On her second visit a month later, Maureen reported that her bowel movements were much more frequent with a corresponding improvement in the texture and appearance of her skin. The bloating, on the whole, was much better too and her sugar cravings were under control. She had also lost weight, which she was pleased about. Generally Maureen felt an overall improvement in her health.

However, she was very bored with the diet! She agreed to get a recipe book that I recommended to help bring some variety into her cooking.

The results of Maureen's hair mineral analysis showed that her mercury levels were high. Sources of mercury can be amalgam fillings or tinned fish. The rate at which mercury accumulates in body tissue is related to the health of organs such as the liver, kidneys and bowel, which are involved in detoxification. Excess mercury can be a factor in infertility. I added selenium and N-acetyl cysteine to Maureen's supplement regime. These nutrients are known to help the body expel heavy metals such as mercury from the tissues. The hair analysis had also revealed borderline levels of selenium, manganese and chromium.

Six weeks later, Maureen informed me that she and her partner had been to the fertility clinic at the Lister Hospital and had been told that in view of the couple's medical history the chances of a natural conception were very slight at less than 10%. Maureen decided that she would continue with the diet anyway as she felt so much better on it, but she made a decision to go for ICSIE (intracytoplasmic sperm injection).

In February of this year Maureen called me, delighted, to say that she had conceived naturally, a few days before she was due to have the fertility treatment. She had been on the nutritional programme for a total of four months. I always emphasize to clients the importance of maintaining their diet and supplements for at least three months. Occasionally conception does occur more quickly (in one couple who consulted me it took just over three weeks), but it usually takes time for the body to build up stores of nutrients and for biochemical adjustments. It can seem a long time, but three months is a short interval in the whole scheme of things, and in Maureen's case it saved her hundreds of pounds, not to mention the inconvenience of going through fertility treatment.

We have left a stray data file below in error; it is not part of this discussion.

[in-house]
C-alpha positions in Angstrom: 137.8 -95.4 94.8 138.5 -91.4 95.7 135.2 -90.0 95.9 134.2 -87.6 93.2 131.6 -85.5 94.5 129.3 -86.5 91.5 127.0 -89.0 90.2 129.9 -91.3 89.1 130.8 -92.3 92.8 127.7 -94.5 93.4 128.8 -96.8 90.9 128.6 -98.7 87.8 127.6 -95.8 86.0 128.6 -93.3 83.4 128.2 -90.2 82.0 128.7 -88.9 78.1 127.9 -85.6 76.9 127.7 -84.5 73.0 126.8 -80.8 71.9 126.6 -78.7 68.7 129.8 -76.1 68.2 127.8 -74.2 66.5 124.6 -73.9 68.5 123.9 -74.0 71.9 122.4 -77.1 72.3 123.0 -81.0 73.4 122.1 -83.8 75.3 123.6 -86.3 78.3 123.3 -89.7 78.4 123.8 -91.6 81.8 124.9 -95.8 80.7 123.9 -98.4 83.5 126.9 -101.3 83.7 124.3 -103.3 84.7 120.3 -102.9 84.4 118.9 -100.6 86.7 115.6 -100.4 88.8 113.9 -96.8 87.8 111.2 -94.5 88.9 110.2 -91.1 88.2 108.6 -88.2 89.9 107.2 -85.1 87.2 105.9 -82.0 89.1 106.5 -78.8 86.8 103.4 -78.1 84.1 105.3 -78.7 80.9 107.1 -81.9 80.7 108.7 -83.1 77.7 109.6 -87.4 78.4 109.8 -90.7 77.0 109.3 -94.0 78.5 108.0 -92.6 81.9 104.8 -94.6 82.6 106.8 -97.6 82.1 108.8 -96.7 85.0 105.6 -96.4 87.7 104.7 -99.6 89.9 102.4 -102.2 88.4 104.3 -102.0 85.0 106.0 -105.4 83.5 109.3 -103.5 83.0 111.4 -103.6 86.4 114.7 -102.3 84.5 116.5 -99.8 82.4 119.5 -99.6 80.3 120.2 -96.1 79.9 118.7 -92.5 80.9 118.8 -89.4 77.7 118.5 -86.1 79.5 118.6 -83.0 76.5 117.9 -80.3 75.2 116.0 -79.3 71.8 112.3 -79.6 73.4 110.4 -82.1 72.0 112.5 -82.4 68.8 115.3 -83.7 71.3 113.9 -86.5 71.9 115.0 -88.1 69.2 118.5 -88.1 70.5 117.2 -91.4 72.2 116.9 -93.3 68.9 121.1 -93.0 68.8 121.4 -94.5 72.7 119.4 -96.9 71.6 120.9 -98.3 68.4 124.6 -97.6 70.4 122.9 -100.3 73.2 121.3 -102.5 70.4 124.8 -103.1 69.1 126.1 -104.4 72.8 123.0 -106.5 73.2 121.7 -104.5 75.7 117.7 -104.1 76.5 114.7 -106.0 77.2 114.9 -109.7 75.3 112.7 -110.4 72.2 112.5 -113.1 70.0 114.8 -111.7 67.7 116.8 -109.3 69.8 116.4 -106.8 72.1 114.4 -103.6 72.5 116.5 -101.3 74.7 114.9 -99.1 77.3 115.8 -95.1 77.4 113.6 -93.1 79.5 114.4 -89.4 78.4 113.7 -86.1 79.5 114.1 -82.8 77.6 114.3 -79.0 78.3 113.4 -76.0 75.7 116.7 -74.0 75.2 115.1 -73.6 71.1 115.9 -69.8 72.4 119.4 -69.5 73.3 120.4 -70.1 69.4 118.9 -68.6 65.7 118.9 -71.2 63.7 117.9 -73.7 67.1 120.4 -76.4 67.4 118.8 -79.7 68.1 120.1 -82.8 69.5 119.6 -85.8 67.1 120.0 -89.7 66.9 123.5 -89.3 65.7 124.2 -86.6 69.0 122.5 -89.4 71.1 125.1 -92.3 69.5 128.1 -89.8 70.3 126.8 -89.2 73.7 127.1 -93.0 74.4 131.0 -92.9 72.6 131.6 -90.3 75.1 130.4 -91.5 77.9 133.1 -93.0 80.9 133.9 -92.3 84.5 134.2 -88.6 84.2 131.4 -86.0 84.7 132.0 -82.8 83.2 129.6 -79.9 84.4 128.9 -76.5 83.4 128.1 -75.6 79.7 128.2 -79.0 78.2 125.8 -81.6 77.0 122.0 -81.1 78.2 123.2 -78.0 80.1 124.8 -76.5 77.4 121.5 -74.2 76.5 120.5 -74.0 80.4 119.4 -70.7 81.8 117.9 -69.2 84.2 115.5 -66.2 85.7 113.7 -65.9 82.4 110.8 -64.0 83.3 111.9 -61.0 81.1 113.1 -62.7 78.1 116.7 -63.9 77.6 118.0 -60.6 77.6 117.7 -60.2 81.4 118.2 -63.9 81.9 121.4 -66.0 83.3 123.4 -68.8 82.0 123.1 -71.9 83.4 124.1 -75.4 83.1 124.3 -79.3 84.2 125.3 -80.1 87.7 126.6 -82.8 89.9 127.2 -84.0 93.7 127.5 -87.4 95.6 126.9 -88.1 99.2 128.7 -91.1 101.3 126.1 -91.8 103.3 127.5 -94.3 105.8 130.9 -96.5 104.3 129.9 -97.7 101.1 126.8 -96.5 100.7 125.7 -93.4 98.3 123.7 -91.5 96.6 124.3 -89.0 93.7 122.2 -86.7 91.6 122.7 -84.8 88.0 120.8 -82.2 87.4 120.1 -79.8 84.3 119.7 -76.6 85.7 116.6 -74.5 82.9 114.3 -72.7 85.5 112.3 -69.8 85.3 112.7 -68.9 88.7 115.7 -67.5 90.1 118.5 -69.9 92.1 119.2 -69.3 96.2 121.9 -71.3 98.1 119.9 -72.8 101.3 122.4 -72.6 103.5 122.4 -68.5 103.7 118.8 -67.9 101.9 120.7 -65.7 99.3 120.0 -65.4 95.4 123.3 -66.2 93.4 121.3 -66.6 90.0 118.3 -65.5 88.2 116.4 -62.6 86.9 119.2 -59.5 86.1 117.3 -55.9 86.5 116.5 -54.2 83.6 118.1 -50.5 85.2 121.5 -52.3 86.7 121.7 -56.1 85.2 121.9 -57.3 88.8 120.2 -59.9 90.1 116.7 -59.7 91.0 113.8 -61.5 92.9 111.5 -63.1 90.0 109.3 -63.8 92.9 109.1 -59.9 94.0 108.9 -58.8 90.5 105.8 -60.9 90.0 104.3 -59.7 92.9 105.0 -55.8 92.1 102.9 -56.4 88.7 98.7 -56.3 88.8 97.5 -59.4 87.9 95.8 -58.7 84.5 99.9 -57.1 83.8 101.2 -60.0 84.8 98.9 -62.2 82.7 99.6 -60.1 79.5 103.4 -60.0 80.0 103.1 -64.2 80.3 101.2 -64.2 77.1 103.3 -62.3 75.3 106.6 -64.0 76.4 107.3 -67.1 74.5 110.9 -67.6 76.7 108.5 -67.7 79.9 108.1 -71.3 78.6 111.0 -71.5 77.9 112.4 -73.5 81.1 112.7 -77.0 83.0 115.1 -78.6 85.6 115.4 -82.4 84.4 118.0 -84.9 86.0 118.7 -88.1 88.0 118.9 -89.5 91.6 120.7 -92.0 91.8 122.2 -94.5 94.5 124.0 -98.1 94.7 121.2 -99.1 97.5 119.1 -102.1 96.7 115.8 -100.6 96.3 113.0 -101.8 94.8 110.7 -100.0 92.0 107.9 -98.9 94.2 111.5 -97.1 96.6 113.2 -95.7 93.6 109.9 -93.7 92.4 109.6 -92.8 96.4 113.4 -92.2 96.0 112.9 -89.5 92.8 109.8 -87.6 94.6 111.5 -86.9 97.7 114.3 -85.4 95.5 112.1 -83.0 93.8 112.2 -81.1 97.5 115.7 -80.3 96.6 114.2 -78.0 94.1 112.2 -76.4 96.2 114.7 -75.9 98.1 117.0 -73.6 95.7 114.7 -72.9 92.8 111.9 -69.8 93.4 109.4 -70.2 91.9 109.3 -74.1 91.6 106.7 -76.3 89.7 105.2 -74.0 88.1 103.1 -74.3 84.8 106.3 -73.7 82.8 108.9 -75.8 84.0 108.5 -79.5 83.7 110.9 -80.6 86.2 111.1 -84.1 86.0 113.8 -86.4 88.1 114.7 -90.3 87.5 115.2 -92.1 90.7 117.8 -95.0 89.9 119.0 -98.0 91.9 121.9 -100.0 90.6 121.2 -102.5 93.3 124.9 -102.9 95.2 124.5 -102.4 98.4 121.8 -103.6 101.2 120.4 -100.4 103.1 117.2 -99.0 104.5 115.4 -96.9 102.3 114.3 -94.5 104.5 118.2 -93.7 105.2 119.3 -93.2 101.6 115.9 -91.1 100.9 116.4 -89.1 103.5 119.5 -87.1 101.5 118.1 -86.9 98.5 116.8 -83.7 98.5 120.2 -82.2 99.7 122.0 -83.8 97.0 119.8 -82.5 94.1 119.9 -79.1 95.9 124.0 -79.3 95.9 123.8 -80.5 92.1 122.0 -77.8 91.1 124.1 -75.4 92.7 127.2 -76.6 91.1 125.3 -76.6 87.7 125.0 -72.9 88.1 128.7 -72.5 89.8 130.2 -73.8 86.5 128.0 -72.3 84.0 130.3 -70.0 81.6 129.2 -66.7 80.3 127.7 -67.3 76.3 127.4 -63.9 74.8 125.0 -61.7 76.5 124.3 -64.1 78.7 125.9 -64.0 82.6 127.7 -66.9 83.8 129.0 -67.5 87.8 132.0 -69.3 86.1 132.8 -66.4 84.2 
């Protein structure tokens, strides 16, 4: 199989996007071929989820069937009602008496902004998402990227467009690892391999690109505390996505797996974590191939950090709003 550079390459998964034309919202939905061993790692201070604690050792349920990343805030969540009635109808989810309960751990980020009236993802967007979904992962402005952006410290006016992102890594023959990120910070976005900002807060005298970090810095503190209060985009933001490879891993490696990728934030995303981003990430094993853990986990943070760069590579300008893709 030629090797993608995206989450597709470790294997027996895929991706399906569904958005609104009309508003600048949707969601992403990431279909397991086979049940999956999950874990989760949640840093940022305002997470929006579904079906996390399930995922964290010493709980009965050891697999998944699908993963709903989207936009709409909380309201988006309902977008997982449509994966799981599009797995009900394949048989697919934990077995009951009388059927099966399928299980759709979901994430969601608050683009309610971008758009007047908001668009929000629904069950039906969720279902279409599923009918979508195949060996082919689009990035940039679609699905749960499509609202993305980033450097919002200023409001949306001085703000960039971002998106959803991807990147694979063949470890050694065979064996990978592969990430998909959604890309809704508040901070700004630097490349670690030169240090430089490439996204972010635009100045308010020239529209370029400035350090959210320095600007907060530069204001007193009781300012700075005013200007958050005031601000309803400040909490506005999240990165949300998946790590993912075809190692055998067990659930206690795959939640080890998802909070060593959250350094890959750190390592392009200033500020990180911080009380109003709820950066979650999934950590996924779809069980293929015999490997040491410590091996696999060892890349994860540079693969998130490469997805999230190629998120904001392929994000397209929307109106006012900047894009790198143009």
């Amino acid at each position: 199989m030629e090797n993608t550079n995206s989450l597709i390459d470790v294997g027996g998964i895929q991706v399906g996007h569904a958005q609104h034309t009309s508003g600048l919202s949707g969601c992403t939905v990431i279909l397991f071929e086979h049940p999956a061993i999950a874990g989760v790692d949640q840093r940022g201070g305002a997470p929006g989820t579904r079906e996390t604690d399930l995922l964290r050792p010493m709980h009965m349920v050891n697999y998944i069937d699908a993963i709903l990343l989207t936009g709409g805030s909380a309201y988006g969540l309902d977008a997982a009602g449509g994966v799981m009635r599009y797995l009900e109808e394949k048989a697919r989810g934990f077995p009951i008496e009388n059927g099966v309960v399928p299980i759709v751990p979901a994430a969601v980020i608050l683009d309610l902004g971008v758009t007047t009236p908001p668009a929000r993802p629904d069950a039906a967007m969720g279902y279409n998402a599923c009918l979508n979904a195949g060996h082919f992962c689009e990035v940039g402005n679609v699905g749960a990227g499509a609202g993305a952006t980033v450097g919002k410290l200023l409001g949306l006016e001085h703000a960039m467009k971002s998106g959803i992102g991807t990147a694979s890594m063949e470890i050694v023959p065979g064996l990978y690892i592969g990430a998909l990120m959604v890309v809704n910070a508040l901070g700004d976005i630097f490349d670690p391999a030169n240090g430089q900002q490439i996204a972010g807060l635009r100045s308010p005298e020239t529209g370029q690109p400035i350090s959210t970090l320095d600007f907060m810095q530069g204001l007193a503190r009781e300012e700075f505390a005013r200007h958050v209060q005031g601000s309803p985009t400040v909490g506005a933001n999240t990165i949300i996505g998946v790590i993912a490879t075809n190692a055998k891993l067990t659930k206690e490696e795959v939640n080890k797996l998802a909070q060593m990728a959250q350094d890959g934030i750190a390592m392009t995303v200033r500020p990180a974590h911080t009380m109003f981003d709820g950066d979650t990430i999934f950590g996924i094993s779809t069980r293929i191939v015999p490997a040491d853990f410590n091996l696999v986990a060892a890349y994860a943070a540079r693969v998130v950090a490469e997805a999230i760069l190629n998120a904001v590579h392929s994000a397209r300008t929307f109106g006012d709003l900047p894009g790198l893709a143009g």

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About Penny Crowther

Penny Crowther DN Med BANT NTCC qualified as a nutritional therapist in 1997 and has seen hundreds of clients at her practices in SW15. She has written for Positive Health, Families, Green Farm, Health Matters, The Health Times and contributed to articles for the Daily Telegraph, The Times Literary supplement, Pregnancy & Birth, Marie Claire, has been featured in the Daily Express, Daily Mirror and on local radio. She is a current member of the BANT (British Association for Applied Nutrition and Nutritional Therapy) and formerly sat on their ethics committee.

Experienced London nutritionist Penny Crowther has been in clinical practice for 20 years. Penny has been featured in the national press (including the Daily Express and the Daily Mirror) for her work with nutrition for fertility and is the author of many nutrition articles.

Penny’s approach to health is holistic, and takes into account emotional, mental and environmental factors as well as nutrition. She studied many complementary therapies before training as a nutritionist which provides a broad foundation of knowledge. She is dedicated to personal and professional development and frequently attends lectures and seminars to keep up to date with the latest scientific nutrition research. Penny may be contacted on Tel: 07761 768 754;   penny@nutritionistlondon.co.uk   www.nutritionistlondon.co.uk

Please note that nutritional advice is not a substitute for medical advice and treatment or visiting your GP or Health Professional.